How to Get a Better Credit Score – Top 10 DO’s and DON’Ts to Improve Your Credit Report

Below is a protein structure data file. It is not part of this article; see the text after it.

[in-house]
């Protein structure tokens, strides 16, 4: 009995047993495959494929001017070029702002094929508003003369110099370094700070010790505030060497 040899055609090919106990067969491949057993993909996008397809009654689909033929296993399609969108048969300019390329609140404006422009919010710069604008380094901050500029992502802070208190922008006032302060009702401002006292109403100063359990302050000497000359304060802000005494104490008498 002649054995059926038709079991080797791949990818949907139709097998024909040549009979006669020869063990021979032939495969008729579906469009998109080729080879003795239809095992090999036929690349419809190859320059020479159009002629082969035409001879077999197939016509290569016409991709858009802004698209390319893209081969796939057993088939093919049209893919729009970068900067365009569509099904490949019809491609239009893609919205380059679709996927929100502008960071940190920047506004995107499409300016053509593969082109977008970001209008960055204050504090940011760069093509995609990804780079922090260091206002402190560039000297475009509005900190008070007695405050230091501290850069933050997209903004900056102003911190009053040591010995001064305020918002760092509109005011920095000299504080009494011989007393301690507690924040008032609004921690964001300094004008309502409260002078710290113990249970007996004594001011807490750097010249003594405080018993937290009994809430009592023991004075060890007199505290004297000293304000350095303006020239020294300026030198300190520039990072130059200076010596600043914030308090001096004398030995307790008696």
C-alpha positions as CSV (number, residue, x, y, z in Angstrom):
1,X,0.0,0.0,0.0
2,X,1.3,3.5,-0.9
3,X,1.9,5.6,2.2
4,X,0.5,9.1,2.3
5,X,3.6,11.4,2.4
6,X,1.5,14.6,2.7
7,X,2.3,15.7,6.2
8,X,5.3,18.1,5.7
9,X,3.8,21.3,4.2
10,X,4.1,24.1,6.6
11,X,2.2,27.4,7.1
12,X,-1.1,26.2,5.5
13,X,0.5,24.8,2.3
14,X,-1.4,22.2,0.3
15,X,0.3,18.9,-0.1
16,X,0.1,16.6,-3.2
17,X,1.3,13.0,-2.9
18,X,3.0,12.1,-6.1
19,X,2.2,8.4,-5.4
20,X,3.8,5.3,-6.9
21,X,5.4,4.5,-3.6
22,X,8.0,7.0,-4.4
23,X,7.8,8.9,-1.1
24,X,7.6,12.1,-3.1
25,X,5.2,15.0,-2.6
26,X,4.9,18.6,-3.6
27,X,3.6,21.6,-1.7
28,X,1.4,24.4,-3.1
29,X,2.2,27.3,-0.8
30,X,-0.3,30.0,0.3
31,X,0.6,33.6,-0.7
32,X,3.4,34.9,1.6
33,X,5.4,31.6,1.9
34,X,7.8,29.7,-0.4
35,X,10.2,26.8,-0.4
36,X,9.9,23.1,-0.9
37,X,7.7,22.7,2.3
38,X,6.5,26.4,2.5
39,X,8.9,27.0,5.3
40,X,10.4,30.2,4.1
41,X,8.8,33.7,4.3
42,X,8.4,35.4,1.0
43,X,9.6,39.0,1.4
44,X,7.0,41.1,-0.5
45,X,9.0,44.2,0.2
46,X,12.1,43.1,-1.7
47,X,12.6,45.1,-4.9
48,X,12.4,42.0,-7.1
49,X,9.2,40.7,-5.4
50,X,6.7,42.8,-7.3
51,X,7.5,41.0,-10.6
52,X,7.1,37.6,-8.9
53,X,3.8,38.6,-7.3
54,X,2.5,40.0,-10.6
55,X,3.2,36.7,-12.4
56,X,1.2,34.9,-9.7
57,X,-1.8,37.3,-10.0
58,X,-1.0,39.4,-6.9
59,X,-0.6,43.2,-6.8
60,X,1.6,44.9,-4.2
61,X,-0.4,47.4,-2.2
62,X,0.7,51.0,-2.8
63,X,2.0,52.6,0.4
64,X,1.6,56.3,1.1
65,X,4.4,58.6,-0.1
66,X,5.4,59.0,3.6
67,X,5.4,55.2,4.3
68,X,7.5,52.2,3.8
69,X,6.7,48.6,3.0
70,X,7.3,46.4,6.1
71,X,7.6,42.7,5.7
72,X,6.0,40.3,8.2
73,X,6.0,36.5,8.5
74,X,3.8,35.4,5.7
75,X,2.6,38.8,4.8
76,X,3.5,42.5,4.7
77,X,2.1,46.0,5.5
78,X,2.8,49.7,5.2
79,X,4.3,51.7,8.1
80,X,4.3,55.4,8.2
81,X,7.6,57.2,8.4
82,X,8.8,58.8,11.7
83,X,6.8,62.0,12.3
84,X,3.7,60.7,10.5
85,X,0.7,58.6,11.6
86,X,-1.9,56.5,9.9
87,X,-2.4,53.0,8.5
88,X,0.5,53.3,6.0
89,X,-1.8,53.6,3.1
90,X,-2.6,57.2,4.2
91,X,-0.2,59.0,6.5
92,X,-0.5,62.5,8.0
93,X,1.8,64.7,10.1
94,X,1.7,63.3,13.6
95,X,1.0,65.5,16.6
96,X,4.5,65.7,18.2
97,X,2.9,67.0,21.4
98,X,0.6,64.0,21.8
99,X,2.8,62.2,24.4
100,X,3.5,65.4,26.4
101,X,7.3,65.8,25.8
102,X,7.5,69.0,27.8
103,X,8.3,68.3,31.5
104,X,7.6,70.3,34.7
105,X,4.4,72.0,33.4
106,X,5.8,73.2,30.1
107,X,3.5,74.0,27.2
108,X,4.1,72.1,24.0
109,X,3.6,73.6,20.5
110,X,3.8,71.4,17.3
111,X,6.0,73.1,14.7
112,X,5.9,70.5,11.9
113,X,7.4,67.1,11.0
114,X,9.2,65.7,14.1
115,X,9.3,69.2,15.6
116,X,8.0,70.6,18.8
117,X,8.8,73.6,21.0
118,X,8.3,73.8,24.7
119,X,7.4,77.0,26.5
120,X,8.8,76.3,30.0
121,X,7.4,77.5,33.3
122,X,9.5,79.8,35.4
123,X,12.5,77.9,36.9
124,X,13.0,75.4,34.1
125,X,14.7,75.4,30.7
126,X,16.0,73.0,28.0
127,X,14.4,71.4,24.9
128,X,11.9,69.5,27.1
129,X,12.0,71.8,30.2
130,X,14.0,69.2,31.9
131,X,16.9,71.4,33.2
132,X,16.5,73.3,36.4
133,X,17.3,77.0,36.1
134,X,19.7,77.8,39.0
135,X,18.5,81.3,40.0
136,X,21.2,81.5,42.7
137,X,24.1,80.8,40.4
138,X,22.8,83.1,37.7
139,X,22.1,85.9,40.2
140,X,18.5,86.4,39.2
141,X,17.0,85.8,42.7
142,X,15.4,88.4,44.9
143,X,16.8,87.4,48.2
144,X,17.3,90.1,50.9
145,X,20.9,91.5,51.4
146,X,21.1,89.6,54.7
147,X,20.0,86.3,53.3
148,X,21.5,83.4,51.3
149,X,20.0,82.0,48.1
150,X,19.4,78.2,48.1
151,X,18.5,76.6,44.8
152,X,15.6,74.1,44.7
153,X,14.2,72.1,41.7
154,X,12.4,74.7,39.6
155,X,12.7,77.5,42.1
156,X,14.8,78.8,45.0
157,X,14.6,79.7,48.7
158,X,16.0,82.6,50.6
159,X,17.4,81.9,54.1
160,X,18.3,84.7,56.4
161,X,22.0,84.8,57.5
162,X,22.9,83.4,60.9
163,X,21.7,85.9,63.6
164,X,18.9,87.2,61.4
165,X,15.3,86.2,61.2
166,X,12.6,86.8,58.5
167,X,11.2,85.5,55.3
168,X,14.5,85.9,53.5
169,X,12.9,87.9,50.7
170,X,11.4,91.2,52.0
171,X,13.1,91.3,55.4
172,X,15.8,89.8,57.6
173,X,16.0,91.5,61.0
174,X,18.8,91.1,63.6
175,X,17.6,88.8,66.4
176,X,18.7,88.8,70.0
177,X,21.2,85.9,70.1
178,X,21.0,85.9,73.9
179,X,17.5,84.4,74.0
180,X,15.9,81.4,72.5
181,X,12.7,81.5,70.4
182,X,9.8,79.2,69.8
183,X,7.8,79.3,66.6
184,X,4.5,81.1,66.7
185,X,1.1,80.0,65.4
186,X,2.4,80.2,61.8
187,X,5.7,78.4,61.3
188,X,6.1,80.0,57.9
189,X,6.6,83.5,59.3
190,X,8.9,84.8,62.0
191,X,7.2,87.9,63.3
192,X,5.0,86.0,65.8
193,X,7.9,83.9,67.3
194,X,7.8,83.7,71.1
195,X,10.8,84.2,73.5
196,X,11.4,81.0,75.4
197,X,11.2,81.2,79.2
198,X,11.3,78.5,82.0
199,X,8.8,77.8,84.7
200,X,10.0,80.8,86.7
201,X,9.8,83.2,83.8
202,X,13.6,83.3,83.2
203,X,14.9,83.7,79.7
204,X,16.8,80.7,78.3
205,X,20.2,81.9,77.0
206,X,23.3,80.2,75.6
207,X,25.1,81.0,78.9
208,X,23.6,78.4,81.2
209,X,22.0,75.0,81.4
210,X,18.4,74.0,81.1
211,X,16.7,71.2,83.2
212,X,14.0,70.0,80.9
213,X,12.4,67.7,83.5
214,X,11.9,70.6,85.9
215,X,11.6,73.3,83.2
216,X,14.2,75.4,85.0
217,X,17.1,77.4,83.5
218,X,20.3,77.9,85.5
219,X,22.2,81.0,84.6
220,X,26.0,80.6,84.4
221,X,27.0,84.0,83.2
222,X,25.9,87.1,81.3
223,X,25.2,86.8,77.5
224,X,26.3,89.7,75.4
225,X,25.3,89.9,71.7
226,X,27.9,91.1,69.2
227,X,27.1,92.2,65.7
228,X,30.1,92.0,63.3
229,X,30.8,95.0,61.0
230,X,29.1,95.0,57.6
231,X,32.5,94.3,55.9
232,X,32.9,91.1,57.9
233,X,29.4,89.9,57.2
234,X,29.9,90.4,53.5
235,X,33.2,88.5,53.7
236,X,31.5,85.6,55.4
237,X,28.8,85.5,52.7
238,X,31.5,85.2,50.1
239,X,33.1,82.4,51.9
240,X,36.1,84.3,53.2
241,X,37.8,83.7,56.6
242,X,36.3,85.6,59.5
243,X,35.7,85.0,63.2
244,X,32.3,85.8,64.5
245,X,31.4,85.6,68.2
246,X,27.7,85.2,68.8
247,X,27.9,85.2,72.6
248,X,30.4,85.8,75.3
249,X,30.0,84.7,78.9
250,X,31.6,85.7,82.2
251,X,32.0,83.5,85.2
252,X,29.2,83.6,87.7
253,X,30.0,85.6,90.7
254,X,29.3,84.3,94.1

Can you improve your credit score? Yes indeed. Your credit score is based on your credit report, which is a compilation of several kinds of information about you. From those facts (and often errors!) your credit score is calculated. You can improve your credit report and credit score in several ways. Some are obvious – others not so much.1. DO pay all bills on time, every time. Every bill you do not pay on time can affect your credit score, while every bill you do pay on time builds your standing.2. DO keep all financial documents. That includes bills, bank and credit card statements, receipts, cancelled checks and so on for the last several years. This documentation will help you dispute errors on your credit report, including unauthorized charges. If you ever have to deal with identity theft this information will help as well.3. DO get your credit reports. You need a credit report from each of the major credit bureaus, TransUnion, Experian, and Equifax. They are different companies and their credit reports often contain different information. Creditors often check all three and average the credit scores they provide. To comply with US law, the three sites have set up a website giving you access to your credit reports once each 12 months at no charge. Credit reports do not include your credit score but they will offer to sell you your score when you request your free report, probably charging $8-12 each. Requesting your own credit report does not affect your credit score.4. DO clean up your credit report. Once you have your credit reports disputing negative items is the fastest, easiest way to remove them and directly increase your credit score. How does that work? Credit reporting agencies have 30 days to confirm disputed items with the original source or they have to remove them from your credit report. If the item is in error (and there are many errors in credit reports), they remove it. If the paperwork is not completed in time (and this often happens) they remove it as well5. DO reduce your level of debt. Focus on paying off credit cards both because they have high interest rates and because they affect your score a lot. If you have memberships or other expenses you can drop to lower your bills, consider doing that and applying that money to paying down debt. One good strategy is to put everything you can into paying off the smallest debt while paying the minimum on all the others. When the smallest is gone, use the money you were paying on that one to add to the minimum you were putting into the next smallest debt and pay it off completely. When that is gone you have freed up more money so you can make bigger payments on the next smallest debt. With each debt cleared you have more to put into paying off the next one. When they are all gone you will have wads of money left over each month. This is called the snowball effect and it is powerful. As you pay down your debts bear in mind that credit agencies like it when you use your credit, but not too much. So as you pay off what you owe, continue using the cards a little bit, but only if you can avoid going over 30% of your credit line.6. DO minimize the number of inquiries on your credit report. Single inquiries (as from new credit applications you make) will not have a big impact, but a number of inquiries in a short time period can damage your credit score. Your own inquiry does not count. You can also get inquiries removed from your credit report.7. DO request a credit limit increase from your credit card company. To avoid another inquiry on your credit report (not big but still a negative) ask for the largest increase they can do without an inquiry. If there have been not inquiries for a long time (as you know from your credit report) if you could get a big increase it could be worthwhile. An increase in your credit limit will improve your ratio of available to used credit, but only if you do not use it. If you are maxed out, get more credit and then charge against it, you are hurting yourself, so be careful with this one. Get the increase, then let it sit there as available, unused credit. That is how to get a higher credit score.8. DO keep open but unused credit card accounts, especially older ones. The longer your average account age and credit history the better, so keeping old but unused accounts open can improve your report in both of those ways. Unused credit also improves your ratio of used to available credit. You can destroy the card itself or put it somewhere safe. If the card is not secure then of course close the account, and likewise if you have too many cards.9. DON’T apply for or take on new revolving credit unless you really have to. If you are already maxing out your available credit then new applications and owing more will only hurt your credit score.10. DON’T go bankrupt if there is any possible way. Bankruptcy can take hundreds of points off your credit score and years to overcome. It may be the only way out of a bad situation, but be very sure before you do it.

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